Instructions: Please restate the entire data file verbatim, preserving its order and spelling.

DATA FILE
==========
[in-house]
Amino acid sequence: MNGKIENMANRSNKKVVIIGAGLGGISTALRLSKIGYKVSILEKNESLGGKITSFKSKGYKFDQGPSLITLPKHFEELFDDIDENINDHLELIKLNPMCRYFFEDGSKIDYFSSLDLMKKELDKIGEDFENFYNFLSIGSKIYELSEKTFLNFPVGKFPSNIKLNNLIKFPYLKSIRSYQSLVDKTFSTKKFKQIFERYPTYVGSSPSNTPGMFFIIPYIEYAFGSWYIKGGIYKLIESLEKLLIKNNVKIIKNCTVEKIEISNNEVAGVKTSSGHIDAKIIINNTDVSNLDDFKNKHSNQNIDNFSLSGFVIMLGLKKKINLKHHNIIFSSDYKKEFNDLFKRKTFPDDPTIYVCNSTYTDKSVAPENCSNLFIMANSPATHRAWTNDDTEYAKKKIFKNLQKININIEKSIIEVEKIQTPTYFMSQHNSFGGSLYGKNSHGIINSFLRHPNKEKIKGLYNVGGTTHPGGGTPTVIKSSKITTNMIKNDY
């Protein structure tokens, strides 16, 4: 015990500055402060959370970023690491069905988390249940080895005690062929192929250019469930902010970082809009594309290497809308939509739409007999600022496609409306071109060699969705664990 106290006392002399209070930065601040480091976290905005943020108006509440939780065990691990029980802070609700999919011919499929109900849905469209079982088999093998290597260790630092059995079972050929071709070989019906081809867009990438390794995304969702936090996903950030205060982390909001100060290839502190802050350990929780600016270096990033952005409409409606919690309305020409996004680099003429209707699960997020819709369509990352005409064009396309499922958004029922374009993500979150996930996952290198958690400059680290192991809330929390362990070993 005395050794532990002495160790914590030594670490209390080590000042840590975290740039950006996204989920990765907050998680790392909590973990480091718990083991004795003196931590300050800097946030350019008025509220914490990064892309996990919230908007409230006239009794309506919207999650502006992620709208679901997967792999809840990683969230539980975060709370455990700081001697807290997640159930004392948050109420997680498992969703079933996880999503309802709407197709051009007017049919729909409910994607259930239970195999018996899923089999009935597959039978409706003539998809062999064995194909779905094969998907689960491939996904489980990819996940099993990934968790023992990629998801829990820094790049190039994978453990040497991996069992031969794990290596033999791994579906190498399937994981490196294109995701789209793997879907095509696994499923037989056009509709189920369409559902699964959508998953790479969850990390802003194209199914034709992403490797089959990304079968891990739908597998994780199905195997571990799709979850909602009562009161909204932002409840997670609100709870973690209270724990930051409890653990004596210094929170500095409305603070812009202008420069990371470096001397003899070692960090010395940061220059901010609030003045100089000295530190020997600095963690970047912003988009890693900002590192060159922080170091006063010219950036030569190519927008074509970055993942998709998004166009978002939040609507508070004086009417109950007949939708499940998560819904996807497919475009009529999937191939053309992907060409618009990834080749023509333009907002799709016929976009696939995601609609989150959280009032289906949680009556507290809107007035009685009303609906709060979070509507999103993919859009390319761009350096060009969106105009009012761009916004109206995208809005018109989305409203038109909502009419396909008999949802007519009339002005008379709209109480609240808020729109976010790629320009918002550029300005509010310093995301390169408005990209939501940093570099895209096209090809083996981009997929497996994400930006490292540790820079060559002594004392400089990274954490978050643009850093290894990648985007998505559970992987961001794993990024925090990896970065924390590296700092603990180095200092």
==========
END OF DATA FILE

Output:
[in-house]
Amino acid sequence: MNGKIENMANRSNKKVVIIGAGLGGISTALRLSKIGYKVSILEKNESLGGKITSFKSKGYKFDQGPSLITLPKHFEELFDDIDENINDHLELIKLNPMCRYFFEDGSKIDYFSSLDLMKKELDKIGEDFENFYNFLSIGSKIYELSEKTFLNFPVGKFPSNIKLNNLIKFPYLKSIRSYQSLVDKTFSTKKFKQIFERYPTYVGSSPSNTPGMFFIIPYIEYAFGSWYIKGGIYKLIESLEKLLIKNNVKIIKNCTVEKIEISNNEVAGVKTSSGHIDAKIIINNTDVSNLDDFKNKHSNQNIDNFSLSGFVIMLGLKKKINLKHHNIIFSSDYKKEFNDLFKRKTFPDDPTIYVCNSTYTDKSVAPENCSNLFIMANSPATHRAWTNDDTEYAKKKIFKNLQKININIEKSIIEVEKIQTPTYFMSQHNSFGGSLYGKNSHGIINSFLRHPNKEKIKGLYNVGGTTHPGGGTPTVIKSSKITTNMIKNDY
């Protein structure tokens, strides 16, 4: 015990500055402060959370970023690491069905988390249940080895005690062929192929250019469930902010970082809009594309290497809308939509739409007999600022496609409306071109060699969705664990 106290006392002399209070930065601040480091976290905005943020108006509440939780065990691990029980802070609700999919011919499929109900849905469209079982088999093998290597260790630092059995079972050929071709070989019906081809867009990438390794995304969702936090996903950030205060982390909001100060290839502190802050350990929780600016270096990033952005409409409606919690309305020409996004680099003429209707699960997020819709369509990352005409064009396309499922958004029922374009993500979150996930996952290198958690400059680290192991809330929390362990070993 005395050794532990002495160790914590030594670490209390080590000042840590975290740039950006996204989920990765907050998680790392909590973990480091718990083991004795003196931590300050800097946030350019008025509220914490990064892309996990919230908007409230006239009794309506919207999650502006992620709208679901997967792999809840990683969230539980975060709370455990700081001697807290997640159930004392948050109420997680498992969703079933996880999503309802709407197709051009007017049919729909409910994607259930239970195999018996899923089999009935597959039978409706003539998809062999064995194909779905094969998907689960491939996904489980990819996940099993990934968790023992990629998801829990820094790049190039994978453990040497991996069992031969794990290596033999791994579906190498399937994981490196294109995701789209793997879907095509696994499923037989056009509709189920369409559902699964959508998953790479969850990390802003194209199914034709992403490797089959990304079968891990739908597998994780199905195997571990799709979850909602009562009161909204932002409840997670609100709870973690209270724990930051409890653990004596210094929170500095409305603070812009202008420069990371470096001397003899070692960090010395940061220059901010609030003045100089000295530190020997600095963690970047912003988009890693900002590192060159922080170091006063010219950036030569190519927008074509970055993942998709998004166009978002939040609507508070004086009417109950007949939708499940998560819904996807497919475009009529999937191939053309992907060409618009990834080749023509333009907002799709016929976009696939995601609609989150959280009032289906949680009556507290809107007035009685009303609906709060979070509507999103993919859009390319761009350096060009969106105009009012761009916004109206995208809005018109989305409203038109909502009419396909008999949802007519009339002005008379709209109480609240808020729109976010790629320009918002550029300005509010310093995301390169408005990209939501940093570099895209096209090809083996981009997929497996994400930006490292540790820079060559002594004392400089990274954490978050643009850093290894990648985007998505559970992987961001794993990024925090990896970065924390590296700092603990180095200092």